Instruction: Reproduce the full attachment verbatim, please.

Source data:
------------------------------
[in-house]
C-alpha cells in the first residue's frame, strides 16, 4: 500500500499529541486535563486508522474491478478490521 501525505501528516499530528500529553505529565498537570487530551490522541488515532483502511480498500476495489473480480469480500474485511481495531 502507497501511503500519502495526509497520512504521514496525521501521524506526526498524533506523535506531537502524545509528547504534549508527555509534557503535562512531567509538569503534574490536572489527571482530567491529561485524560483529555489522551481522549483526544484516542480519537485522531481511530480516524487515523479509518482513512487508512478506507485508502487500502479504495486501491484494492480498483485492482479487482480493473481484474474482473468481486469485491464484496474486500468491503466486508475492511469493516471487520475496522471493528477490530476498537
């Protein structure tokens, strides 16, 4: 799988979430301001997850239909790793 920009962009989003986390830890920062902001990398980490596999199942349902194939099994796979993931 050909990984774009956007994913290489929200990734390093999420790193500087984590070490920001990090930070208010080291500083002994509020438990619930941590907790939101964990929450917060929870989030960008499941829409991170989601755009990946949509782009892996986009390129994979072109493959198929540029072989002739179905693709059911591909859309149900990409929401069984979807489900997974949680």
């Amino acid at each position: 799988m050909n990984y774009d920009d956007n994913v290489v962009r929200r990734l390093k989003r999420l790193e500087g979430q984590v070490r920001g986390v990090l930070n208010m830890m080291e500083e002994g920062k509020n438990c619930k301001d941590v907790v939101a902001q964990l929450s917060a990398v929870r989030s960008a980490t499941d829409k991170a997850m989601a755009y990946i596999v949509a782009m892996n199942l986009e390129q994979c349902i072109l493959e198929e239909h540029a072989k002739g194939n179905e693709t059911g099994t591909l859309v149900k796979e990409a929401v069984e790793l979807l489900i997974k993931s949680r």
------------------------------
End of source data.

[in-house]
C-alpha cells in the first residue's frame, strides 16, 4: 500500500499529541486535563486508522474491478478490521 501525505501528516499530528500529553505529565498537570487530551490522541488515532483502511480498500476495489473480480469480500474485511481495531 502507497501511503500519502495526509497520512504521514496525521501521524506526526498524533506523535506531537502524545509528547504534549508527555509534557503535562512531567509538569503534574490536572489527571482530567491529561485524560483529555489522551481522549483526544484516542480519537485522531481511530480516524487515523479509518482513512487508512478506507485508502487500502479504495486501491484494492480498483485492482479487482480493473481484474474482473468481486469485491464484496474486500468491503466486508475492511469493516471487520475496522471493528477490530476498537
């Protein structure tokens, strides 16, 4: 799988979430301001997850239909790793 920009962009989003986390830890920062902001990398980490596999199942349902194939099994796979993931 050909990984774009956007994913290489929200990734390093999420790193500087984590070490920001990090930070208010080291500083002994509020438990619930941590907790939101964990929450917060929870989030960008499941829409991170989601755009990946949509782009892996986009390129994979072109493959198929540029072989002739179905693709059911591909859309149900990409929401069984979807489900997974949680």
């Amino acid at each position: 799988m050909n990984y774009d920009d956007n994913v290489v962009r929200r990734l390093k989003r999420l790193e500087g979430q984590v070490r920001g986390v990090l930070n208010m830890m080291e500083e002994g920062k509020n438990c619930k301001d941590v907790v939101a902001q964990l929450s917060a990398v929870r989030s960008a980490t499941d829409k991170a997850m989601a755009y990946i596999v949509a782009m892996n199942l986009e390129q994979c349902i072109l493959e198929e239909h540029a072989k002739g194939n179905e693709t059911g099994t591909l859309v149900k796979e990409a929401v069984e790793l979807l489900i997974k993931s949680r």